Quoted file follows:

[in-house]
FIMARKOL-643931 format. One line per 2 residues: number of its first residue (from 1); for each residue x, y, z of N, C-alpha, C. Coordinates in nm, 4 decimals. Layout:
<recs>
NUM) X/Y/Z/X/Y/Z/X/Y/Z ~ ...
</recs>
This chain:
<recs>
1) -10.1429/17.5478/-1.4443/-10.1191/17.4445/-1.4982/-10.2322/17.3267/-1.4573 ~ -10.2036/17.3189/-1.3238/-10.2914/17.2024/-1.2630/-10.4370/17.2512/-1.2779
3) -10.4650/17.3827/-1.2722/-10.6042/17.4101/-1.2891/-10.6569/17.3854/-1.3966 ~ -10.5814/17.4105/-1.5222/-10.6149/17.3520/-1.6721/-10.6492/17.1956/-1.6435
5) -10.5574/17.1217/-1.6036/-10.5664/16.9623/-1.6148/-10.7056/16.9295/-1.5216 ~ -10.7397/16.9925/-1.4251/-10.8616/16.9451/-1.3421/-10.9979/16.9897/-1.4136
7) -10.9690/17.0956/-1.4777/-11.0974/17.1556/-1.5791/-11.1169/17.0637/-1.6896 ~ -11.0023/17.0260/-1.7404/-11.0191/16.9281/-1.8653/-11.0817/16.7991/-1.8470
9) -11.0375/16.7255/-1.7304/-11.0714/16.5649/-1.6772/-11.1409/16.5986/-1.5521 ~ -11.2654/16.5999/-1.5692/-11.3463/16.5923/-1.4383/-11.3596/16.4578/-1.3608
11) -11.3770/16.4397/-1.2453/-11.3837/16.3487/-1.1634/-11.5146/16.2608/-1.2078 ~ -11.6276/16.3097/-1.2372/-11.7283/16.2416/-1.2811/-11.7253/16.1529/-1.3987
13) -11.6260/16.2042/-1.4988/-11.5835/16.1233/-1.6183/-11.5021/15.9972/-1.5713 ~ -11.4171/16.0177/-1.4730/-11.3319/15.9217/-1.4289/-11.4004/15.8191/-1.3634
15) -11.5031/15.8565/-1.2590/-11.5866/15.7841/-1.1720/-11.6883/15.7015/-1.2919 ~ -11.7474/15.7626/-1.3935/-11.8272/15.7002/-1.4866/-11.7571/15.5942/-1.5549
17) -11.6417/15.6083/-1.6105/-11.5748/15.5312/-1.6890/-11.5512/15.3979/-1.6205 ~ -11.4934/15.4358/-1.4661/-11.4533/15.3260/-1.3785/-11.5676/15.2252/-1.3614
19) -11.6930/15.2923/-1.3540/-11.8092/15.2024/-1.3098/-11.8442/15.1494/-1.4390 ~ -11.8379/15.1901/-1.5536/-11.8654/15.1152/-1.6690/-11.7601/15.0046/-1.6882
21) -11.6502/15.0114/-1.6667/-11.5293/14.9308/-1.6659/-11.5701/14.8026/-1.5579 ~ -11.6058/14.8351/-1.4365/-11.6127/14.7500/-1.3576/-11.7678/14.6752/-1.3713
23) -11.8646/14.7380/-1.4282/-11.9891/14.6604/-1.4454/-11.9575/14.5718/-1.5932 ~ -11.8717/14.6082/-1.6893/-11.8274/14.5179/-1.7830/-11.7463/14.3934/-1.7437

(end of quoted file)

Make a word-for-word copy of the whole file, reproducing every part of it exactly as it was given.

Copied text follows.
[in-house]
FIMARKOL-643931 format. One line per 2 residues: number of its first residue (from 1); for each residue x, y, z of N, C-alpha, C. Coordinates in nm, 4 decimals. Layout:
<recs>
NUM) X/Y/Z/X/Y/Z/X/Y/Z ~ ...
</recs>
This chain:
<recs>
1) -10.1429/17.5478/-1.4443/-10.1191/17.4445/-1.4982/-10.2322/17.3267/-1.4573 ~ -10.2036/17.3189/-1.3238/-10.2914/17.2024/-1.2630/-10.4370/17.2512/-1.2779
3) -10.4650/17.3827/-1.2722/-10.6042/17.4101/-1.2891/-10.6569/17.3854/-1.3966 ~ -10.5814/17.4105/-1.5222/-10.6149/17.3520/-1.6721/-10.6492/17.1956/-1.6435
5) -10.5574/17.1217/-1.6036/-10.5664/16.9623/-1.6148/-10.7056/16.9295/-1.5216 ~ -10.7397/16.9925/-1.4251/-10.8616/16.9451/-1.3421/-10.9979/16.9897/-1.4136
7) -10.9690/17.0956/-1.4777/-11.0974/17.1556/-1.5791/-11.1169/17.0637/-1.6896 ~ -11.0023/17.0260/-1.7404/-11.0191/16.9281/-1.8653/-11.0817/16.7991/-1.8470
9) -11.0375/16.7255/-1.7304/-11.0714/16.5649/-1.6772/-11.1409/16.5986/-1.5521 ~ -11.2654/16.5999/-1.5692/-11.3463/16.5923/-1.4383/-11.3596/16.4578/-1.3608
11) -11.3770/16.4397/-1.2453/-11.3837/16.3487/-1.1634/-11.5146/16.2608/-1.2078 ~ -11.6276/16.3097/-1.2372/-11.7283/16.2416/-1.2811/-11.7253/16.1529/-1.3987
13) -11.6260/16.2042/-1.4988/-11.5835/16.1233/-1.6183/-11.5021/15.9972/-1.5713 ~ -11.4171/16.0177/-1.4730/-11.3319/15.9217/-1.4289/-11.4004/15.8191/-1.3634
15) -11.5031/15.8565/-1.2590/-11.5866/15.7841/-1.1720/-11.6883/15.7015/-1.2919 ~ -11.7474/15.7626/-1.3935/-11.8272/15.7002/-1.4866/-11.7571/15.5942/-1.5549
17) -11.6417/15.6083/-1.6105/-11.5748/15.5312/-1.6890/-11.5512/15.3979/-1.6205 ~ -11.4934/15.4358/-1.4661/-11.4533/15.3260/-1.3785/-11.5676/15.2252/-1.3614
19) -11.6930/15.2923/-1.3540/-11.8092/15.2024/-1.3098/-11.8442/15.1494/-1.4390 ~ -11.8379/15.1901/-1.5536/-11.8654/15.1152/-1.6690/-11.7601/15.0046/-1.6882
21) -11.6502/15.0114/-1.6667/-11.5293/14.9308/-1.6659/-11.5701/14.8026/-1.5579 ~ -11.6058/14.8351/-1.4365/-11.6127/14.7500/-1.3576/-11.7678/14.6752/-1.3713
23) -11.8646/14.7380/-1.4282/-11.9891/14.6604/-1.4454/-11.9575/14.5718/-1.5932 ~ -11.8717/14.6082/-1.6893/-11.8274/14.5179/-1.7830/-11.7463/14.3934/-1.7437